It’s undeniable that mental health problems are on the rise – but could the statistics that show this upward trend actually be telling us we’re making progress?

It’s hard to ignore the warning signs that the UK has a mental health crisis – it’s a dominant topic within the media, a clearly stated priority across political parties, and is the top priority on many corporate agendas. In fact, the latest figures show that almost half of businesses have a defined mental wellbeing strategy and half of those who don’t plan to introduce one at some point this year (REBA, 2018). And it’s no surprise they’re prioritising it – it’s widely reported that stress, depression and anxiety are now the leading cause of absence in the UK accounting for almost half of all working days lost (HSE). At the same time, 1 in 3 businesses say the length of absences related to mental ill health have gone up in the past three years (British Chambers of Commerce). This is taking its’ toll on businesses and the economy too, with poor mental health estimated to cost the UK 4.5% of GDP according to the OECD.

So, it’s clear that there’s a growing problem in the workplace, and the cost of this in terms of lost productivity and increased absence is set out in pounds and pence – not to mention the emotional stress and strain experienced. But do these figures paint a completely bleak picture? Are we in the depths of an unprecedented crisis, or is something else going on?

Why rising absence due to mental health could be a good thing

Mental health has occupied an ever-increasing presence in the media over the past decade, with high profile figures publicly acknowledging their mental health struggles, national campaigns gaining traction and initiatives like Mental Health First Aid becoming the norm in most businesses. What if all this awareness raising aiming to tackle the stigma around mental health and to make wellbeing conversations the norm is finally paying off? What if these statistics are proof positive that mental health is well and truly out in the open?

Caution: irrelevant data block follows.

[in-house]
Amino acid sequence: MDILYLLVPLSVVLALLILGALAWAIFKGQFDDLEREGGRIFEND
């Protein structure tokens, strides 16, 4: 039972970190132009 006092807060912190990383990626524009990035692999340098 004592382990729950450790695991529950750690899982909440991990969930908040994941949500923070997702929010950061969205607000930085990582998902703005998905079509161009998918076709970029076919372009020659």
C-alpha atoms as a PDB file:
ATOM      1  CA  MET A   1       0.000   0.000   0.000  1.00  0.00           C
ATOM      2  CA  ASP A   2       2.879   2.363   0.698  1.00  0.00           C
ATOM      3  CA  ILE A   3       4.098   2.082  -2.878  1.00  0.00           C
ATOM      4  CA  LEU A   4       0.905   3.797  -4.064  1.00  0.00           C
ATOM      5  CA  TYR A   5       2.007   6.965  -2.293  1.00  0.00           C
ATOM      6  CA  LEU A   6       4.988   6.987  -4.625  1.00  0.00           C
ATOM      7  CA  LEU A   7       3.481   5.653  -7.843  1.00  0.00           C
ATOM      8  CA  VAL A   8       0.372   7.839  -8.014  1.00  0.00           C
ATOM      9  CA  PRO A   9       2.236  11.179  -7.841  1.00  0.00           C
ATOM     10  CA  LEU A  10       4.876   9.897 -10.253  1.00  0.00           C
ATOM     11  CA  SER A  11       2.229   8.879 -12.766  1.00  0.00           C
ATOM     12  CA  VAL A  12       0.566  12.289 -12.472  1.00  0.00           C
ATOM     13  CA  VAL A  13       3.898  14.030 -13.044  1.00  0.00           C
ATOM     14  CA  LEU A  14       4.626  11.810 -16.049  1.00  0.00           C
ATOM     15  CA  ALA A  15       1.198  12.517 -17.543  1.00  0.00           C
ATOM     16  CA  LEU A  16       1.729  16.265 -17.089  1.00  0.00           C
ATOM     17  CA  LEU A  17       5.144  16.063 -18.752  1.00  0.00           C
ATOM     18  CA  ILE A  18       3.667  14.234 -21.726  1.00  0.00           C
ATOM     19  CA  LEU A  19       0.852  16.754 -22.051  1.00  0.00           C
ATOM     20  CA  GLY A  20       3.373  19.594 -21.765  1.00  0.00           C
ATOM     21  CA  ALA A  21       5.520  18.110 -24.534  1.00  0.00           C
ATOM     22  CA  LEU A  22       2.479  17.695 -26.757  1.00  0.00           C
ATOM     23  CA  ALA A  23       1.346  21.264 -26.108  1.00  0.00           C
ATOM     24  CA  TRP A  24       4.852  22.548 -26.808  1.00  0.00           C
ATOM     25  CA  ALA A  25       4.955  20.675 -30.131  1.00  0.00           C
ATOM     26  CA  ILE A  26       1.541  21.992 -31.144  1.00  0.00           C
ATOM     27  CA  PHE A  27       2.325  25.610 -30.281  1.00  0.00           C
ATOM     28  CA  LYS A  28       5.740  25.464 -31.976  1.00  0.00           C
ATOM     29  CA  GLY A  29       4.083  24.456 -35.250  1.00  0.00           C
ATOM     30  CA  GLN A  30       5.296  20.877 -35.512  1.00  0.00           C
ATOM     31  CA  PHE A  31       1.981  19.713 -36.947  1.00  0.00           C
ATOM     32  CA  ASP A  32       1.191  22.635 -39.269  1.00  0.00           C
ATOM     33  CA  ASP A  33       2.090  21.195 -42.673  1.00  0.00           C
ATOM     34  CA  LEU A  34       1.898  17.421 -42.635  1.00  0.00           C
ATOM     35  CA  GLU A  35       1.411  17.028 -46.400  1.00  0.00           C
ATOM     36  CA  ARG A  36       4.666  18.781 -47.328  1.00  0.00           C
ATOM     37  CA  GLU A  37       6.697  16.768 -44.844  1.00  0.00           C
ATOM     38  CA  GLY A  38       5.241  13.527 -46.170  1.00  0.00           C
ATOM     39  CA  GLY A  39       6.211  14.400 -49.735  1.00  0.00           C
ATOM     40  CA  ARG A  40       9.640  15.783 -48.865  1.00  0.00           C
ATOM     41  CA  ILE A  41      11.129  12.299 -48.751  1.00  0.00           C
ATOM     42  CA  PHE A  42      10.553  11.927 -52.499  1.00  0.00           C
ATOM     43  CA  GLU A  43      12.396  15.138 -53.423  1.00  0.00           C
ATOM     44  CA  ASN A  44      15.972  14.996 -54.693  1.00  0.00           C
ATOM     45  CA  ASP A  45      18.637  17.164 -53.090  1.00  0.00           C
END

There’s a similar example from studying breast cancer rates in the USA which backs up this notion, led by psychologists Kathryn and Grant Jacobsen. In 2011, they found that the number of breast cancer diagnoses in the month of November increased during the mid-1990s.

One explanation, they suggested, was that cancer was becoming more common. People were becoming increasingly exposed to the associated risk factors, just as employees are being increasingly exposed to more stressful work environments – longer hours, increased financial pressures, lower job insecurity and an ever-closer relationship to jobs through technology – which in turn are all contributing to higher absence rates. Another explanation for the higher rate of cancer was that the National Breast Cancer Awareness Month (NBCAM) campaign – taking place in November – was actually working. The NBCAM movement was rapidly expanding across the US, and the researchers were able to prove that the awareness events were effective in increasing November diagnosis rates.

So on the face of it, cancer had gone up – and diagnoses of it had – just as mental health related absence has gone up. Yet on closer inspection, researchers showed this was because awareness campaigns were working and encouraging more and more women to come forward and be screened. Just like more and more people are now willing to report mental health as the reason for their absence from work and get vital support that they need.

The Jacobsen’s couldn’t prove that the awareness campaigns continued to directly influence November cancer diagnoses beyond the mid-1990s – but this was because screening for women was becoming more common. We reached a tipping point of people accessing screening and then accepting support if they were diagnosed. The rising figures ultimately created better health outcomes, as breast cancer incidence rates in the US began decreasing post-2000 after increasing for the previous two decades, and survival rates continued to improve ( So what could have been billed as a negative news story ultimately created long term health improvements.